More than 6,000 Hondurans perished when Hurricane Mitch devastated the Central American country with 140 MPH winds in October of 1998. I witnessed the destruction a few months later serving on a mission trip to help rebuild churches that had been destroyed by Mitch. The massive amount of water dumped on the country before, during, and after the storm had turned rivers into wild ferocities, seeking outlets that were already overflowing.
One afternoon during our week-long trip, a Honduran missionary took me on a short drive to witness firsthand some of the hurricane-impacted rural areas outside the small village where we’d been working. In his sure-footed vehicle, we crept and climbed our way to a tropical rain forest area on a mountainside. Getting out beside a roaring river, my guide explained it was once a serene setting, the river merely a peaceful stream. The sound of its furious surge forced us to shout to hear one another.
He pointed to an area where a wooden footbridge had been washed out by the storm. The bridge, he noted, was the only link to the outside world for those living on the opposite side. I looked to see dozens of run-down shacks dotting the mountainside across the river from me. The community would be cut off until another bridge could be erected, which wouldn't be anytime soon.
As I peered across at the isolated community, I spotted two barefoot girls walking toward the raging river. They were seventy-five yards or so upstream from me, headed for the river with purpose. They looked to be about twelve and eight years old. As the girls neared the water, I began to watch them intently. What they did next will stay with me for the rest of my life.
With determination, the older girl grabbed the younger one and together, they walked straight into the furious river.
“LOOK! What are they doing?”
The missionary turned and saw what I’d been watching.
“Oh no...they’ve been told not to do that.”
“Hey, get out of there!” I yelled, though the girls had no chance of hearing me, let alone understanding the English I spoke.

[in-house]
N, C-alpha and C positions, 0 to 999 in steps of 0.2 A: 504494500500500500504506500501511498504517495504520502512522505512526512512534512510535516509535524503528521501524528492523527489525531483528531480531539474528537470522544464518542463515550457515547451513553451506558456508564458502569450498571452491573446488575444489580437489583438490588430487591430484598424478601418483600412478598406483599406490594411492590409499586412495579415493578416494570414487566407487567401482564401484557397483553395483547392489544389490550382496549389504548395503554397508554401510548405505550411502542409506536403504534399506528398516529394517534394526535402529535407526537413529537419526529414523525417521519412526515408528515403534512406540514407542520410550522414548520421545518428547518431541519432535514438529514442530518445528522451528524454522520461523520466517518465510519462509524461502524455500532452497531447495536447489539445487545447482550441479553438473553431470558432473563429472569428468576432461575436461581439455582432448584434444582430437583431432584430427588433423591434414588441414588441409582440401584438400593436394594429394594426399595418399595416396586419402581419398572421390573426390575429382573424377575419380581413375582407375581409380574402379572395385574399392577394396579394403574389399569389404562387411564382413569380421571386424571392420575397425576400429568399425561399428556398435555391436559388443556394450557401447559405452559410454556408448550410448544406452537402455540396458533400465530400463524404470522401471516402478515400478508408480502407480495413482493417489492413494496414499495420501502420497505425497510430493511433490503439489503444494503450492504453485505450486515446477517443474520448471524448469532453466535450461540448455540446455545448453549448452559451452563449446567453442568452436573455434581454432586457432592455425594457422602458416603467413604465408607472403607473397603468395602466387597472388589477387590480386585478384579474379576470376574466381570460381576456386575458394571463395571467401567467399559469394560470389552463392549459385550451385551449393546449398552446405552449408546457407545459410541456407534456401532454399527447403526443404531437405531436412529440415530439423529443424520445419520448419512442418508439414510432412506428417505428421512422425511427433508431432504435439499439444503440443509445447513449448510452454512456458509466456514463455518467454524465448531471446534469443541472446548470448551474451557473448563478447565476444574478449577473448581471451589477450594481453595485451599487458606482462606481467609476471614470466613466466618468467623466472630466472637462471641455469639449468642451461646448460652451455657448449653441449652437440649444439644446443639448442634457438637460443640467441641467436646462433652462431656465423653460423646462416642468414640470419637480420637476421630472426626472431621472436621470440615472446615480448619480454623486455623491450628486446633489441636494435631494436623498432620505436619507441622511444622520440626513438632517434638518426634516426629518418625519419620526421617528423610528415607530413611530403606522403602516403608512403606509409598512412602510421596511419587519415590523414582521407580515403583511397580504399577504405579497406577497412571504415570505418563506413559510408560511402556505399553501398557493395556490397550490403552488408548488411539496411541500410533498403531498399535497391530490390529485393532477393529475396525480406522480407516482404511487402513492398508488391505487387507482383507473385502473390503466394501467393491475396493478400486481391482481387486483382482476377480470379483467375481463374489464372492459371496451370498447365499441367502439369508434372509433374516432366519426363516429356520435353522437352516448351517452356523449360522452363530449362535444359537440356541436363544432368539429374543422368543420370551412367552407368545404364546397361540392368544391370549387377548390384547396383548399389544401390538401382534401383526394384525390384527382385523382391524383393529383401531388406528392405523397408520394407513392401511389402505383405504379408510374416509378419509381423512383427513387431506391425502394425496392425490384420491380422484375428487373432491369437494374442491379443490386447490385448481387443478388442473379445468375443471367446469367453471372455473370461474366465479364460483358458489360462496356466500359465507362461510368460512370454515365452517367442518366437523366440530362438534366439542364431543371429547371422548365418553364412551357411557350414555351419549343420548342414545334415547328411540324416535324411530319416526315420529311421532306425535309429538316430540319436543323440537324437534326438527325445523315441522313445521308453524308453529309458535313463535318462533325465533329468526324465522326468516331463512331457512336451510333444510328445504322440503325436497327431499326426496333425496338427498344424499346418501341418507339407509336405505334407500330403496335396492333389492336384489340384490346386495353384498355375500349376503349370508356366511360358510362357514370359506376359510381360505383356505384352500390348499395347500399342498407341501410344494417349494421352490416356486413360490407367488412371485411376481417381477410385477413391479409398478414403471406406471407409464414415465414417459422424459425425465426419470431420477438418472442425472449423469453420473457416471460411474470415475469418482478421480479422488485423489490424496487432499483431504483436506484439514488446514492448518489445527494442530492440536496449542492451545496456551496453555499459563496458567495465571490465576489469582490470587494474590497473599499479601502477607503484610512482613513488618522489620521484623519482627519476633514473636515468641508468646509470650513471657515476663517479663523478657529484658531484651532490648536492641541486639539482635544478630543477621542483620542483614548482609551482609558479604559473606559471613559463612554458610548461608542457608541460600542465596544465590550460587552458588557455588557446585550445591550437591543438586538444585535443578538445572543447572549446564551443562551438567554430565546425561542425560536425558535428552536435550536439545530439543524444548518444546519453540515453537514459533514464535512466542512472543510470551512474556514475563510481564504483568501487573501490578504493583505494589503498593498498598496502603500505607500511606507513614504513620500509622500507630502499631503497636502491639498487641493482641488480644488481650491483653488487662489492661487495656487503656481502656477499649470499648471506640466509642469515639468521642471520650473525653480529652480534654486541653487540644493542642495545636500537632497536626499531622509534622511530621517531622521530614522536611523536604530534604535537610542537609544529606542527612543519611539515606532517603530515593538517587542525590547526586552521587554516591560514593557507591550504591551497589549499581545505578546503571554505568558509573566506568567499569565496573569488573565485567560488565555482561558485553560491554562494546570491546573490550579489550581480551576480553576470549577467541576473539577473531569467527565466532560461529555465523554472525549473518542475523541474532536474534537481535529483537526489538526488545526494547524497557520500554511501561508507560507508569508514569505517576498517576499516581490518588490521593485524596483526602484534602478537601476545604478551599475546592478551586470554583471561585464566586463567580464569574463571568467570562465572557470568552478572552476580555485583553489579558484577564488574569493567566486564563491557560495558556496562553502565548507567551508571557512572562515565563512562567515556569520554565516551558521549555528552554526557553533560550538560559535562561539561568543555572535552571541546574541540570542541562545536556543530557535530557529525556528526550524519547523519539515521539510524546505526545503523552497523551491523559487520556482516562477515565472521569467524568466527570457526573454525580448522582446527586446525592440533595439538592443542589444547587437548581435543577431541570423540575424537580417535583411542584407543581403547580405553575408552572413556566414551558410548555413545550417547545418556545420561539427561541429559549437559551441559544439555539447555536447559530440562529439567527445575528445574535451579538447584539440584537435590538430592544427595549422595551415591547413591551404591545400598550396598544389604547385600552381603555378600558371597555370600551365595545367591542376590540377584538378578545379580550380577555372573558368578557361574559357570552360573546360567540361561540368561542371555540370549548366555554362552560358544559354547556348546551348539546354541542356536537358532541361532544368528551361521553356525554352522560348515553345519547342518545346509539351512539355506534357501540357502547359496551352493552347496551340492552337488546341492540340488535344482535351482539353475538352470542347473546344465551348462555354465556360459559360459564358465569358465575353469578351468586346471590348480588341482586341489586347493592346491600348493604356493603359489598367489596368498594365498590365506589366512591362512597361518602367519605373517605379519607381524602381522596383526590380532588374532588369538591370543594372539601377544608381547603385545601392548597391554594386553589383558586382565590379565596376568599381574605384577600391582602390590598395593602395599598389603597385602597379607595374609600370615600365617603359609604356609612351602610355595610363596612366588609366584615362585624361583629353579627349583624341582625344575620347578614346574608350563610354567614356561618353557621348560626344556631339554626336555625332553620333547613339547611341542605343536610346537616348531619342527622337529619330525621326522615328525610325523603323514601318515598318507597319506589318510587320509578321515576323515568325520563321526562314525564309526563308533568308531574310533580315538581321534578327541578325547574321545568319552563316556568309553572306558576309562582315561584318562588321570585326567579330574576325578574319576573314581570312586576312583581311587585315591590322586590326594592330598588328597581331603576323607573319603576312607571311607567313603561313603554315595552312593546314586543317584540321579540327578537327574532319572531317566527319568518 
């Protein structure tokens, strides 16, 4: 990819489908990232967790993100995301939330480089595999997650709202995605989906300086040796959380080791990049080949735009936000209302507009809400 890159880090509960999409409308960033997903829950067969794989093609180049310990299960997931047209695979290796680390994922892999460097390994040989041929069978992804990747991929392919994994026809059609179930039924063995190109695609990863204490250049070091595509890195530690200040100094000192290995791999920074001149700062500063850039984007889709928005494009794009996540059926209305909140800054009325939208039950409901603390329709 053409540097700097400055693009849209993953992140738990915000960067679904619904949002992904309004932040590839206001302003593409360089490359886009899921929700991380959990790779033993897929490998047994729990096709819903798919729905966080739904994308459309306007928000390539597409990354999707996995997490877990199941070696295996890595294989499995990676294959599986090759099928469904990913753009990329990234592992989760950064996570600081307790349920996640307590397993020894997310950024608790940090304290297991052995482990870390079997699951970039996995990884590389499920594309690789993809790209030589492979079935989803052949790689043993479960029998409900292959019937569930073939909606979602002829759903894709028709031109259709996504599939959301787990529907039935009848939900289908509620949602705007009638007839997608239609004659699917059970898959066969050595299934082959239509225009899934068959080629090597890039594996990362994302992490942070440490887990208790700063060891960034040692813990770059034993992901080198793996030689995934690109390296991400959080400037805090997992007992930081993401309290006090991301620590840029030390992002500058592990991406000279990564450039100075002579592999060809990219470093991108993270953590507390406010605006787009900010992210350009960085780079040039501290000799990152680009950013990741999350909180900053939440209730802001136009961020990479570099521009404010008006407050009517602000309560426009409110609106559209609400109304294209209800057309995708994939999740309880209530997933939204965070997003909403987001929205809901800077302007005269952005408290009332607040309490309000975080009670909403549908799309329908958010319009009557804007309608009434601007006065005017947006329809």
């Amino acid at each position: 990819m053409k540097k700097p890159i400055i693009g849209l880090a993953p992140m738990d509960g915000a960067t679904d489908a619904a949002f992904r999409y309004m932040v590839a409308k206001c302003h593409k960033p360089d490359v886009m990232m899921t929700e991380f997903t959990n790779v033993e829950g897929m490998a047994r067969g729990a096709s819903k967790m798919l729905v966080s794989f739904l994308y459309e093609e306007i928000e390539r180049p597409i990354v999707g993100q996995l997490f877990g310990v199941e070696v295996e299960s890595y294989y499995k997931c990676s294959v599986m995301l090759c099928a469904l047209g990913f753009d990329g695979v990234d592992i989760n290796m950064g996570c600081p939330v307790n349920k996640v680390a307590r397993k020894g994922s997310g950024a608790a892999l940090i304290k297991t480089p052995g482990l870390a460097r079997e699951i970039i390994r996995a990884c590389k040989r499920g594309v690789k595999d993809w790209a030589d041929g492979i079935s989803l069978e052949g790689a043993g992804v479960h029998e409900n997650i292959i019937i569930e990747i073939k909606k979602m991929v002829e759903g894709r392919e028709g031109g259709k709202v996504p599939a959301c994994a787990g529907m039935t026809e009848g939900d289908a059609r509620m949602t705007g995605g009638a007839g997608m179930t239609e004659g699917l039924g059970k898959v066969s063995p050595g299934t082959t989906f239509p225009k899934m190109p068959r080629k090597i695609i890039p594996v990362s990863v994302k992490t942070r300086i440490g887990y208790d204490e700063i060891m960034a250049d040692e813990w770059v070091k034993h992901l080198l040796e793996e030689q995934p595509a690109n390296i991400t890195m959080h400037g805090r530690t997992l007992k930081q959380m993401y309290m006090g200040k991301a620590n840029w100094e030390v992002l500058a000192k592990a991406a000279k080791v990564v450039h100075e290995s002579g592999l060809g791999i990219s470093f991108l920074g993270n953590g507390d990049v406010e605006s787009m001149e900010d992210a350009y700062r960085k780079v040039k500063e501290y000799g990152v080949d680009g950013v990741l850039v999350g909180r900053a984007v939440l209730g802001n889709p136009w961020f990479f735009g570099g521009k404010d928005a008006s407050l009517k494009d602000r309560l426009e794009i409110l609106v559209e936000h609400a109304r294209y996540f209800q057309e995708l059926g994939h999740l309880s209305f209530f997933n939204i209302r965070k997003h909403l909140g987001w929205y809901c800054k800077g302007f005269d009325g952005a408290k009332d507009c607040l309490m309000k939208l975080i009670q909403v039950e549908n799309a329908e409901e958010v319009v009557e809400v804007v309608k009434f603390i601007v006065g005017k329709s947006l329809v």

My guide just shook his head in silence. I sensed this was something he’d witnessed before. We watched helplessly as the older girl battled her way across the raging river, with the younger girl clinging to her, literally for her dear life. At times their little heads were about all we saw bobbing above the water.
The force of the river carried the girls downstream as they finally emerged at a point just below us. They scrambled up the hill toward where we were standing. Dripping wet, their dark eyes met ours and they smiled, continuing on to a small concrete block shanty where they ducked inside.
When they emerged moments later, the younger girl was carrying a cellophane bag. As the girls approached us again, I saw it was a bag of rice. Both girls squealed with joy at the peppermint sticks I’d fished out of my backpack for them.
“Gratias, senor!” And with that, they scurried back down the embankment to return to their side of the river. I was still perplexed by the whole scene.
"That rice is probably all their family will have to eat for next week or so,” my missionary guide shouted in my ear. “Families send children across the river to find food on this side. You see, they send their children, because they’re the most expendable...” His voice trailed off as we nervously watched the two girls fight their way back across the river.
“Ok, but why send both of the children?” I asked, as the little girls climbed out on their side of the river and raced back to their simple shanty with the rice.
“Well, believe or not, the younger one serves as an anchor to keep the older one from being swept away. But, it doesn’t always work. Ten or twelve children have been lost since the bridge washed out.” Looking down the violent river, my throat tightened as I thought of the precious lives that had been swept away by the perilous act that I’d just witnessed.
“Dear God, please remedy this situation,” I whispered under my breath as we climbed back into the missionary’s truck. I didn’t turn back toward the river again, but I didn’t have to. I could still hear its roar for days, months, and now, years after I’d left it.
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